Enzyme linked immunosorbent assay

ROC curve:

Receiver operating characteristic curve

AUC:

Area under the ROC curve

WBC:

White blood cells

PLT:

Platelet

HGB:

Hemoglobin

HCT:

Hematocrit

ALB:

Albumin

ALT:

Alanine aminotransferase

AST:

Aspartate aminotransferase

PT:

Prothrombin time

PTA:

Prothrombin activity

APTT:

Activated partial thromboplastin time

Fib:

Fibrinogen

BUN:

Blood urea nitrogen

Cr:

Creatinine

UA:

Uric acid

References

  1. Avšič-Županc T, Saksida A, Korva M. Hantavirus infections. Clin Microbiol Infect. 2019;21S:e6–e16. https://doi.org/10.1111/1469-0691.12291.

    Article  PubMed  Google Scholar 

  2. Mackow ER, Gavrilovskaya IN. Hantavirus regulation of endothelial cell functions. Thromb Haemost. 2009;102(6):1030–41. https://doi.org/10.1160/TH09-09-0640.

    CAS  Article  PubMed  Google Scholar 

  3. Mittler E, Dieterle ME, Kleinfelter LM, Slough MM, Chandran K, Jangra RK. Hantavirus entry: perspectives and recent advances. Adv Virus Res. 2019;104:185–224. https://doi.org/10.1016/bs.aivir.2019.07.002.

    CAS  Article  PubMed  PubMed Central  Google Scholar 

  4. Vaheri A, Strandin T, Hepojoki J, Sironen T, Henttonen H, Mäkelä S, et al. Uncovering the mysteries of hantavirus infections. Nat Rev Microbiol. 2013;11(8):539–50. https://doi.org/10.1038/nrmicro3066.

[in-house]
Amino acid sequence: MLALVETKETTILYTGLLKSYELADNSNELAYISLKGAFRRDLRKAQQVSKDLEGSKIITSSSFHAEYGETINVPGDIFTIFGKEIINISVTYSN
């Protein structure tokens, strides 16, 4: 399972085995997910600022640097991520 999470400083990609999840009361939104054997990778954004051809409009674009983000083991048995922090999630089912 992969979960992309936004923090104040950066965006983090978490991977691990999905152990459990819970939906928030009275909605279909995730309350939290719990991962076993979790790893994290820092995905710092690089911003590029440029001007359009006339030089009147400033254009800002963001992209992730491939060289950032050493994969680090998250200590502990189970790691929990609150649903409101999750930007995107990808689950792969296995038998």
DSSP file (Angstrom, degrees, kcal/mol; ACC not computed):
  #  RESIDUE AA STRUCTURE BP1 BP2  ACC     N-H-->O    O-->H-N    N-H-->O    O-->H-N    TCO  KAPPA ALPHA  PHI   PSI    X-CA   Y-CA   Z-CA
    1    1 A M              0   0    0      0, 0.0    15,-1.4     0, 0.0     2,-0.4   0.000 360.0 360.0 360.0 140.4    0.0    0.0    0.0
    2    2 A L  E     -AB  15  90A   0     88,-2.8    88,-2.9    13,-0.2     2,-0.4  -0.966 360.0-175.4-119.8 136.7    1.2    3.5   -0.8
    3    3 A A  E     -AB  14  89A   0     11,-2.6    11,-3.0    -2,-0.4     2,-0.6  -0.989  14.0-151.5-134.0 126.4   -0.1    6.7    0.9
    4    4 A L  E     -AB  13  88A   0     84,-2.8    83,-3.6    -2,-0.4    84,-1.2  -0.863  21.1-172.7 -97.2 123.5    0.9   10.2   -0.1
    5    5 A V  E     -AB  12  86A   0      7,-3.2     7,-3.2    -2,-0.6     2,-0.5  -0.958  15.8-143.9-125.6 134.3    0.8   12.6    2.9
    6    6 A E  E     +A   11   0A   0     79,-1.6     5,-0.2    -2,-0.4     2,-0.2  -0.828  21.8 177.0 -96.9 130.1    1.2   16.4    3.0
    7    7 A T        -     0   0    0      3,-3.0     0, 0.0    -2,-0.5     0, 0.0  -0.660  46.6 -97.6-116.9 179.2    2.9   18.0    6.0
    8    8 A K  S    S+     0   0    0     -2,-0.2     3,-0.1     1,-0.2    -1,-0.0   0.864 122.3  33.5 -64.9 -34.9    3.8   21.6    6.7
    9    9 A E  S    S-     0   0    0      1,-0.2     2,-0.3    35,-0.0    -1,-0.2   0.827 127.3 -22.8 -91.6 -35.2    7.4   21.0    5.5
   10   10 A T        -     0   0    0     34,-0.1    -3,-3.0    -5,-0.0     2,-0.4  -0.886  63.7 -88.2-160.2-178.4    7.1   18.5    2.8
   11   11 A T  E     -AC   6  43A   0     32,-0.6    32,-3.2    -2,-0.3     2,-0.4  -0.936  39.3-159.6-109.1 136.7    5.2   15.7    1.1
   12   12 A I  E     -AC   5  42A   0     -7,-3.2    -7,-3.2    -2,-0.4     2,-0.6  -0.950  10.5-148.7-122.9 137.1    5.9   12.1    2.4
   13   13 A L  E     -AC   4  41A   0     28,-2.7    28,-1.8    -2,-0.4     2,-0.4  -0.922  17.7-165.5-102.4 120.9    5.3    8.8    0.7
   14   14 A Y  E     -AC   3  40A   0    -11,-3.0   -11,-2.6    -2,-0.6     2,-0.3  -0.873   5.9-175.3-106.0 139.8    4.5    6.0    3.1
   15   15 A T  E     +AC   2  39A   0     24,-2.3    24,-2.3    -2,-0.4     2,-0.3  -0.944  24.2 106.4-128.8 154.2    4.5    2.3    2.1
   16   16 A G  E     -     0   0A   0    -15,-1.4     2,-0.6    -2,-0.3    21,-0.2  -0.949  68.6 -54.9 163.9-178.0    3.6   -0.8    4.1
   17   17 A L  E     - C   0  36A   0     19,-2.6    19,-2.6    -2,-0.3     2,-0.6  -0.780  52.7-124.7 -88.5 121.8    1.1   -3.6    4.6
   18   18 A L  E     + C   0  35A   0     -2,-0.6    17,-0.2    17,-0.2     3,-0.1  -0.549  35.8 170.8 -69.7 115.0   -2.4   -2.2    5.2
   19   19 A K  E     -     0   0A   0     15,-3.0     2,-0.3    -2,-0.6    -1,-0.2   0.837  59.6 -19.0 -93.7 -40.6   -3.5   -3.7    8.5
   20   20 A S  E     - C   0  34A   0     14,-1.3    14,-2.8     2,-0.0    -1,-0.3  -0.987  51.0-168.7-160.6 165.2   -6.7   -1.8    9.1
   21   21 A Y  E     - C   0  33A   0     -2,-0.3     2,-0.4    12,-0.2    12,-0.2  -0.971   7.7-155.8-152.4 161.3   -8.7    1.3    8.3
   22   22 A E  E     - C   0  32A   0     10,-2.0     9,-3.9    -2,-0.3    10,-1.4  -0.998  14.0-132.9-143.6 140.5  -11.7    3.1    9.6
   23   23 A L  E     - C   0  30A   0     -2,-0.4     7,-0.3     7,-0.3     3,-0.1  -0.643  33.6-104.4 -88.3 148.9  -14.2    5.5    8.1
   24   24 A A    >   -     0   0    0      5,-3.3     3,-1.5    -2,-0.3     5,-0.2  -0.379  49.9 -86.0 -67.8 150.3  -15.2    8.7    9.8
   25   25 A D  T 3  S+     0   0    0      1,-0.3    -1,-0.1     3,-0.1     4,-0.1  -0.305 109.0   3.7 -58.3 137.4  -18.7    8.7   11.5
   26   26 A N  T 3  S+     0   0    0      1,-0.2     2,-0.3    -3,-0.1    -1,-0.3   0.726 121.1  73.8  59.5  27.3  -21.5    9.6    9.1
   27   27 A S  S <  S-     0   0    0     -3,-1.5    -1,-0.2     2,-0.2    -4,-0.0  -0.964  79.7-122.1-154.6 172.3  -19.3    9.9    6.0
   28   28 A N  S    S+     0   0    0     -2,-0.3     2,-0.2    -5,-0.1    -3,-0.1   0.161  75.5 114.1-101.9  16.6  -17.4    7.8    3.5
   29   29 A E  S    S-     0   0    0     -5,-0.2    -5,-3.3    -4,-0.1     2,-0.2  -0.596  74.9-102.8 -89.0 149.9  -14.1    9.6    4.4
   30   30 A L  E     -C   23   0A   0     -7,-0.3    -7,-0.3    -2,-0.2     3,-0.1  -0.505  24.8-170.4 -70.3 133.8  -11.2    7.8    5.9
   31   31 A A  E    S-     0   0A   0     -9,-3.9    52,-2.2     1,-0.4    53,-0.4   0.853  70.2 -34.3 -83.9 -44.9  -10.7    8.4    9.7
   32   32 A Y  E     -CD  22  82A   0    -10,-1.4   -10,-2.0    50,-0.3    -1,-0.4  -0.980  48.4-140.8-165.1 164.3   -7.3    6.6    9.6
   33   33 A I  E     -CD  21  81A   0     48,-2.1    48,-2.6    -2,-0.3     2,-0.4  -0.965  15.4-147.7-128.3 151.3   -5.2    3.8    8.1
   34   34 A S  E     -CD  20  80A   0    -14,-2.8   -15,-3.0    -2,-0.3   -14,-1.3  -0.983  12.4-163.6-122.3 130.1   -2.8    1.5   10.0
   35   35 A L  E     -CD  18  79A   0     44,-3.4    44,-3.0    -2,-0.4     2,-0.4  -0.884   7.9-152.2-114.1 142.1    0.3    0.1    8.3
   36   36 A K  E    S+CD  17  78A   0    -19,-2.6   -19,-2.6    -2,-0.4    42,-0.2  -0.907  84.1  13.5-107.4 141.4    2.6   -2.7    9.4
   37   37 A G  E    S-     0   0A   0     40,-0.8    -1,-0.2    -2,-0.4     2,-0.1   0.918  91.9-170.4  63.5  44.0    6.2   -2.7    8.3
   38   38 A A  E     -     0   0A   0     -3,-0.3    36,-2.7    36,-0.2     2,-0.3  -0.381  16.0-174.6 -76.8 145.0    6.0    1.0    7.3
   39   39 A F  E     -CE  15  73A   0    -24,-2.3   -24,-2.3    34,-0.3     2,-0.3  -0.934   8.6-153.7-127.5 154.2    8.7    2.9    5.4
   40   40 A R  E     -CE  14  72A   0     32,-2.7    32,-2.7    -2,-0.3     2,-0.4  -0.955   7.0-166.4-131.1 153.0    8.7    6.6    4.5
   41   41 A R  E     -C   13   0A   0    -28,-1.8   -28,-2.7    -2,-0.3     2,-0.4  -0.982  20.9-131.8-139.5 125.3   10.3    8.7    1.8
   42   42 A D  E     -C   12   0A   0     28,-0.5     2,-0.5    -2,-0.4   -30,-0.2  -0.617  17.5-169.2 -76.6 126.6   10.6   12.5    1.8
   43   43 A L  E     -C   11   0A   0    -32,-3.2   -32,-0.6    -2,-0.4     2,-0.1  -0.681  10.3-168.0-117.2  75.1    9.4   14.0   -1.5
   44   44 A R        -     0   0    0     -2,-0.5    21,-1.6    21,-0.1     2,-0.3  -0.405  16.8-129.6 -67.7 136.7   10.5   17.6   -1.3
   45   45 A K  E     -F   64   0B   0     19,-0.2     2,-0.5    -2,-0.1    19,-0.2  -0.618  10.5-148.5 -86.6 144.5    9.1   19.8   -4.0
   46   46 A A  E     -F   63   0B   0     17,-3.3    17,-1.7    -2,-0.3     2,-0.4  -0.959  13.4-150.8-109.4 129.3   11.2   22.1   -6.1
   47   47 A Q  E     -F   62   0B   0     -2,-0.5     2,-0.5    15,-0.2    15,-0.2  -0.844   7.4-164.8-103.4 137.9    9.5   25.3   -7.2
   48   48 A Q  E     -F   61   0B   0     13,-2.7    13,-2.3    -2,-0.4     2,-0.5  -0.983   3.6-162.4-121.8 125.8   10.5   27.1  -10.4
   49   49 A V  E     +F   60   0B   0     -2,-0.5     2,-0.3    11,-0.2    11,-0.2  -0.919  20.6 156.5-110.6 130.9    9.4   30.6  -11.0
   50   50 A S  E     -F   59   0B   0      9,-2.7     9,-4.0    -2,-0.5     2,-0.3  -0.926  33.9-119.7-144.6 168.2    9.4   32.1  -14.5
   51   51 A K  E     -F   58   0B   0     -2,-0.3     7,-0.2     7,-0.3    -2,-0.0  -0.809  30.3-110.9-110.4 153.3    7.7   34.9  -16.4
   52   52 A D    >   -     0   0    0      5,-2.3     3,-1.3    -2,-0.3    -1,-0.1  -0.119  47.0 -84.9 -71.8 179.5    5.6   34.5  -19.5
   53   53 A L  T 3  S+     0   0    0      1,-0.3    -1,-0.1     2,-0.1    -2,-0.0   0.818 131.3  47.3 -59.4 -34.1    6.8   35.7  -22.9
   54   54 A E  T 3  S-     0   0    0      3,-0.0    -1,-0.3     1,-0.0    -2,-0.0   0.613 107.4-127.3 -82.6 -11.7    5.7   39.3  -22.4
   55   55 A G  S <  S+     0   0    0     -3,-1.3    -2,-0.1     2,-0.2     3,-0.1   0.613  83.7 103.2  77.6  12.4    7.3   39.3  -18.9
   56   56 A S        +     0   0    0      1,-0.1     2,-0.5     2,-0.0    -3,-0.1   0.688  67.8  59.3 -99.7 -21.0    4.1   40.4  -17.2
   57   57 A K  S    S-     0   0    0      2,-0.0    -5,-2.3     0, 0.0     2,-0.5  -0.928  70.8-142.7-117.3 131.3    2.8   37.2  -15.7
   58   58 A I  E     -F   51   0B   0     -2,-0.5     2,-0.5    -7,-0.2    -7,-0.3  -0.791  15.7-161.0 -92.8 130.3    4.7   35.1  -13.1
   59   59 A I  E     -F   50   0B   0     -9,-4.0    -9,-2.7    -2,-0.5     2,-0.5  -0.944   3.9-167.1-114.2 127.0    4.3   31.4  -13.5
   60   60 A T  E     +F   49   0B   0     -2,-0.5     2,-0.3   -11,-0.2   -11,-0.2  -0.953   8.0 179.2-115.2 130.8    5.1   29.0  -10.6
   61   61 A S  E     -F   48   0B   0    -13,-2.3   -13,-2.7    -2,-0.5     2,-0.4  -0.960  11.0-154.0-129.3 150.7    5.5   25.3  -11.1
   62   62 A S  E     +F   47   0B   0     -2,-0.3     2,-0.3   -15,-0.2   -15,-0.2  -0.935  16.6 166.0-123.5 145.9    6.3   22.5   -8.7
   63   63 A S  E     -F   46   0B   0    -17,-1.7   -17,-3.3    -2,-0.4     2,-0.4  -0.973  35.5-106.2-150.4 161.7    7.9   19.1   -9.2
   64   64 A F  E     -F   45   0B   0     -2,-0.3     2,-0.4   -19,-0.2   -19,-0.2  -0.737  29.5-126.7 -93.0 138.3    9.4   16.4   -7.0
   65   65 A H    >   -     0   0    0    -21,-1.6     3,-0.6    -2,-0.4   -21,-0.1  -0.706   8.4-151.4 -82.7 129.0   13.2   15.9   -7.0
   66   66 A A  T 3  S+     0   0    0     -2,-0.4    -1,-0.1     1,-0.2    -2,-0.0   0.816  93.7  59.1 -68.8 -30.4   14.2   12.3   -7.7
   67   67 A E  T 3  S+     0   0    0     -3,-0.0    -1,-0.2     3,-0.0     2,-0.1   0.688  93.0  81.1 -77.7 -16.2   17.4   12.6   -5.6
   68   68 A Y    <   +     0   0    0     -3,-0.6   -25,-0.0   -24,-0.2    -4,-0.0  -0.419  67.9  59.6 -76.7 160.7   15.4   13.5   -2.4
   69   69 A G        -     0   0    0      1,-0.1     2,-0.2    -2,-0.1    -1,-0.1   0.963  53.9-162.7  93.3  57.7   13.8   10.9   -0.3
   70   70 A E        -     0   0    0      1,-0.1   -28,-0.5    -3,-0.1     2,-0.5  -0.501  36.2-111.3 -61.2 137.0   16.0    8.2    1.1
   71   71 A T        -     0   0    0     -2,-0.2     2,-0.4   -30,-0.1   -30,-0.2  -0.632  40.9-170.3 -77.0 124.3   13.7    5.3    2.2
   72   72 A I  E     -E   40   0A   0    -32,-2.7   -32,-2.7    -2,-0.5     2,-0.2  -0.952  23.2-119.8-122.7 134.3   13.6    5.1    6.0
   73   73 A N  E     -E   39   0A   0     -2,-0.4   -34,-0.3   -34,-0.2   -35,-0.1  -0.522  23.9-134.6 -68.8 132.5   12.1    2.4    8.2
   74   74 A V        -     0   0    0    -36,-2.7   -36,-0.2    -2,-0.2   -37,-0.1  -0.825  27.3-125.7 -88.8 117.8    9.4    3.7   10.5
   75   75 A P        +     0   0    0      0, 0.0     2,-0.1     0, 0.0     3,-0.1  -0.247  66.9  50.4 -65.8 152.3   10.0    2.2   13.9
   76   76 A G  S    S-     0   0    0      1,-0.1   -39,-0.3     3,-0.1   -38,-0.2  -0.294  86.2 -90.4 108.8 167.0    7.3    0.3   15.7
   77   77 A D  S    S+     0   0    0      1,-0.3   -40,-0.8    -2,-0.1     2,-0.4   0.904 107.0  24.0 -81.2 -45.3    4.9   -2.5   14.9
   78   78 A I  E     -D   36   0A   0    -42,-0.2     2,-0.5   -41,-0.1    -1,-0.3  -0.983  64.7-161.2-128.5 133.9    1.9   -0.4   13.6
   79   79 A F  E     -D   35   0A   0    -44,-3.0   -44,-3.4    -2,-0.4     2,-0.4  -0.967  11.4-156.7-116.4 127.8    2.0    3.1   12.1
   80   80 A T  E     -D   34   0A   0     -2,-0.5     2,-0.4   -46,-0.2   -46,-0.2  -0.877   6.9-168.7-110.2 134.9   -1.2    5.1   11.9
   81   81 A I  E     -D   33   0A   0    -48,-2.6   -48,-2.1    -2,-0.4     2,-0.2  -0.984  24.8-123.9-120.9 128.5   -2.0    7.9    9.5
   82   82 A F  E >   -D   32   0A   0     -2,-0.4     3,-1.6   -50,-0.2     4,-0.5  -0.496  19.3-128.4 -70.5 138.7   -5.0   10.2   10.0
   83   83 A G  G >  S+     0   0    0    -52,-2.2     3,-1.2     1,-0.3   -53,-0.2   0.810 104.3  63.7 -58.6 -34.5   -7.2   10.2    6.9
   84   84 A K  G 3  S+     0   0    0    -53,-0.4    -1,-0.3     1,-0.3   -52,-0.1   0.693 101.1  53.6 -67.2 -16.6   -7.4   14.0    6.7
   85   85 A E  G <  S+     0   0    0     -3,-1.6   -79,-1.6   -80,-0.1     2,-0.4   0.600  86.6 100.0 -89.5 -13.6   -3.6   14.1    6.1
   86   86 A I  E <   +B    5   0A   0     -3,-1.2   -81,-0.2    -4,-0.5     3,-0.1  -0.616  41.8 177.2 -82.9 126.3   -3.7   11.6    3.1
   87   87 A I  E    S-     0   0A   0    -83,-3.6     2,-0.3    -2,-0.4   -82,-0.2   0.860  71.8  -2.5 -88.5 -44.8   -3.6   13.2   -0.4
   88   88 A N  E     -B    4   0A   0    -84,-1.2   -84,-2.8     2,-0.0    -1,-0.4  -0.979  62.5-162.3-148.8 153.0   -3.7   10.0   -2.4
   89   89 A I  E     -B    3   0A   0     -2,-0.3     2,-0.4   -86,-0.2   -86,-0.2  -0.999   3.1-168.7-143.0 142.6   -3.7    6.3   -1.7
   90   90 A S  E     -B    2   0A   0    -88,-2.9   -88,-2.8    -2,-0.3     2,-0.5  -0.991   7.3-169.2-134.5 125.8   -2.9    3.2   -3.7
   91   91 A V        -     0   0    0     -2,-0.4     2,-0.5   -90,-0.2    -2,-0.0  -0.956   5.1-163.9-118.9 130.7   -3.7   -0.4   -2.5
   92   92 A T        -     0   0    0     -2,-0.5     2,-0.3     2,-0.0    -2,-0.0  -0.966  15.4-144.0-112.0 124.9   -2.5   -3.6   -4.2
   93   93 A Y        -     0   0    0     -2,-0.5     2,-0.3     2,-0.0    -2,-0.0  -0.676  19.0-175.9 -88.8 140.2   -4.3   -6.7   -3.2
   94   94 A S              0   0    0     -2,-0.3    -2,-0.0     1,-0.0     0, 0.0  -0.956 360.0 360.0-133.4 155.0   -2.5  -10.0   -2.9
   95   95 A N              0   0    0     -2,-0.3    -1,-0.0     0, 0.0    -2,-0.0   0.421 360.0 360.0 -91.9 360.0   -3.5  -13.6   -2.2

CAS  Article  PubMed  Google Scholar 

  5. Garanina E, Martynova E, Davidyuk Y, Kabwe E, Ivanov K, Titova A, et al. Cytokine storm combined with Humoral immune response defect in fatal hemorrhagic fever with renal syndrome case, Tatarstan, Russia. Viruses. 2019;11(7). https://doi.org/10.3390/v11070601.

  6. Jiang H, Du H, Wang LM, Wang PZ, Bai XF. Hemorrhagic fever with renal syndrome: pathogenesis and clinical picture. Front Cell Infect Microbiol. 2016;6:1.

    PubMed  PubMed Central  Google Scholar 

  7. Bottazzi B, Garlanda C, Cotena A, Moalli F, Jaillon S, Deban L, et al. The long pentraxin PTX3 as a prototypic humoral pattern recognition receptor: interplay with cellular innate immunity. Immunol Rev. 2009;227(1):9–18. https://doi.org/10.1111/j.1600-065X.2008.00719.x.

    CAS  Article  PubMed  Google Scholar 

  8. Garlanda C, Jaillon S, Doni A, Bottazzi B, Mantovani A. PTX3, a humoral pattern recognition molecule at the interface between microbe and matrix recognition. Curr Opin Immunol. 2016;38:39–44. https://doi.org/10.1016/j.coi.2015.11.002.

    CAS  Article  PubMed  Google Scholar 

  9. Albert Vega C, Mommert M, Boccard M, Rimmelé T, Venet F, Pachot A, et al. Source of circulating Pentraxin 3 in septic shock patients. Front Immunol. 2018;9:3048.